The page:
A qPCR assay employing the AB Biosystems SYBR Green (PE Applied Biosystems, Warrington, UK) reaction mix and method was used to determine the amount of chlamydial DNA in INP-treated and untreated cultures. A 174-bp segment was amplified from the pTRG-ompA template. A 7-point standard curve was generated by amplifying known amounts of pTRG-ompA templates. Input DNA for all samples was normalised by DNA concentration (ng/µL). Thermal cycling reaction conditions were 95 °C for 2 min, followed by 40 cycles of 95 °C for 15 s, 54 °C for 30 s and 72 °C for 30 s. To determine relative numbers of Chlamydia genomic copies in each sample, threshold cycle (Ct) values between the standard and the test samples were compared . Assays were performed in triplicate.
A mouse model, as previously described, was used to test the ability of INP 0341 to attenuate a genital infection by C. trachomatis serovar D . Seven-to-eight-week-old female C3H/HeJ (H-2k) mice (Jackson Laboratories, Sacramento, CA) received two subcutaneous doses of medroxyprogesterone acetate (SICOR Pharmaceuticals, Inc., Irvine, CA) on Days 10 and 3 before a vaginal challenge with 1 × 103 IFU of C. trachomatis in 0.01 mL of 0.2 M sucrose/0.02 M sodium phosphate (pH 7.2) (SPG). Mice were treated intravaginally 2 days prior to challenge, 1 h before, with the challenge dose of Chlamydia, 4 h and 8 h after challenge, and daily up to 5 days after vaginal challenge with 0.02 mL of 1 mM INP 0341 dissolved in 20% DMSO and diluted in SPG. Control mice were treated the same but received SPG with DMSO without INP 0341. Vaginal swabs were collected 4 days after infection and were cultured, stained and evaluated as previously described . The experiment was repeated three times with 5 to 15 mice per experimental group.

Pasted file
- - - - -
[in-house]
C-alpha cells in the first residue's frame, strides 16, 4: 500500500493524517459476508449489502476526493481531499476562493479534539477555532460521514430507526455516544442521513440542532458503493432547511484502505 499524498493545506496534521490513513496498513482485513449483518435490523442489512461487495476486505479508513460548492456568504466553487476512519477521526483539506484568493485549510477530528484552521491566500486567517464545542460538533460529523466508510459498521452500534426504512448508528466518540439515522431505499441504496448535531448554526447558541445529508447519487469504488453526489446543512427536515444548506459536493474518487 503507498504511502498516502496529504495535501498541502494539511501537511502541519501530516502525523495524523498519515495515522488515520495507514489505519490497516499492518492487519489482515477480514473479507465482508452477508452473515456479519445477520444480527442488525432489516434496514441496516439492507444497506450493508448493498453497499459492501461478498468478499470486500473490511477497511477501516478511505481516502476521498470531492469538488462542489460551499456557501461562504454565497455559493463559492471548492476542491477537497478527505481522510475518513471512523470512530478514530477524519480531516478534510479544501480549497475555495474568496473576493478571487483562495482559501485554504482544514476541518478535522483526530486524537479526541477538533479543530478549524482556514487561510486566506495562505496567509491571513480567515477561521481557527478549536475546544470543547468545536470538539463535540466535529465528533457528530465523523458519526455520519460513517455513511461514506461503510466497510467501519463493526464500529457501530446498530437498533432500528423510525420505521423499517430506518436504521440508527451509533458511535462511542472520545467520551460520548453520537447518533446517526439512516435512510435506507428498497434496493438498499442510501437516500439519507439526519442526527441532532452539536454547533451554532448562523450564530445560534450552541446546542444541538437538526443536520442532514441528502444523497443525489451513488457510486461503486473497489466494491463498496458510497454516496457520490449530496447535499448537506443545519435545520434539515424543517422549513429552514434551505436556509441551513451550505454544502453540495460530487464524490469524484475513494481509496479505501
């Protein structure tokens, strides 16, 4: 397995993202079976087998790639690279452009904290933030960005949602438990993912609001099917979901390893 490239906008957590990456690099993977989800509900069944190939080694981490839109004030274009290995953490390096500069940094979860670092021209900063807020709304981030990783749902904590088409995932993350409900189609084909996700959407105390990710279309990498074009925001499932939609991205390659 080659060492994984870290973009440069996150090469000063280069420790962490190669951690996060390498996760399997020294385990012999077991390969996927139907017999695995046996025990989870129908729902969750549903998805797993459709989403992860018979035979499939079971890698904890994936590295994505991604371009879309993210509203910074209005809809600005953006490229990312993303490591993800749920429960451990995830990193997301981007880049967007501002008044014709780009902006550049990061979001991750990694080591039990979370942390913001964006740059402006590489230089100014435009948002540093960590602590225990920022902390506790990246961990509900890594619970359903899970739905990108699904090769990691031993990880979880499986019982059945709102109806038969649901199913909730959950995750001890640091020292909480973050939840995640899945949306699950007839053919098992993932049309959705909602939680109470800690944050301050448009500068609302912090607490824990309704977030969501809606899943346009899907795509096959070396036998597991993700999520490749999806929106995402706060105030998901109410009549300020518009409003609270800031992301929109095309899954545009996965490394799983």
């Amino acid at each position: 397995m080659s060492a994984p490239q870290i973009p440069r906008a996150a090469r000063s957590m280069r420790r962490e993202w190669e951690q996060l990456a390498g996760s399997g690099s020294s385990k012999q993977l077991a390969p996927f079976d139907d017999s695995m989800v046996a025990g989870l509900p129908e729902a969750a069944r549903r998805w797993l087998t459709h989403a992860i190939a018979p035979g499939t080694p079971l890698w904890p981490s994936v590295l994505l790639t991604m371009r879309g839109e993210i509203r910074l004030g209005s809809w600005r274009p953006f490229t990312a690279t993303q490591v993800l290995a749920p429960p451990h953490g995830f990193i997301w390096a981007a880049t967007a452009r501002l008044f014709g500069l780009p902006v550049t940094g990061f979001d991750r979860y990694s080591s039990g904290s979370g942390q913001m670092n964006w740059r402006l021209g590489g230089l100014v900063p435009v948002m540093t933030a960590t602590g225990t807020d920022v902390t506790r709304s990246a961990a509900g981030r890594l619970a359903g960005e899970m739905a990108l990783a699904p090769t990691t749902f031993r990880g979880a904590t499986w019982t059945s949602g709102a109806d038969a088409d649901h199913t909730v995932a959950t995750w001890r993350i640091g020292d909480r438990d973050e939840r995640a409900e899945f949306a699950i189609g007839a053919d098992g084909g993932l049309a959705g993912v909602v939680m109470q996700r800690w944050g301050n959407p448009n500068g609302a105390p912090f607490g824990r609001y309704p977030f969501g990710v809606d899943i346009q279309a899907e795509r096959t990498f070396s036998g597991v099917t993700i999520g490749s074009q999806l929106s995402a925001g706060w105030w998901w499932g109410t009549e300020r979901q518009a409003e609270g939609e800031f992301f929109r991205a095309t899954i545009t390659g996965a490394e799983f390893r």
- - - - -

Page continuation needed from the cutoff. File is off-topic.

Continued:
Fisher’s exact test was used to determine differences between mouse groups regarding the number of mice infected. Mann–Whitney U-test was performed to evaluate the number of IFU recovered from two groups of mice. In vitro data were analysed by Student’s t-test and Mann–Whitney U-test using SigmaStat 3.5 software (SYSTAT Software, Inc., Richmond, CA). A P-value of <0.05 was considered significant.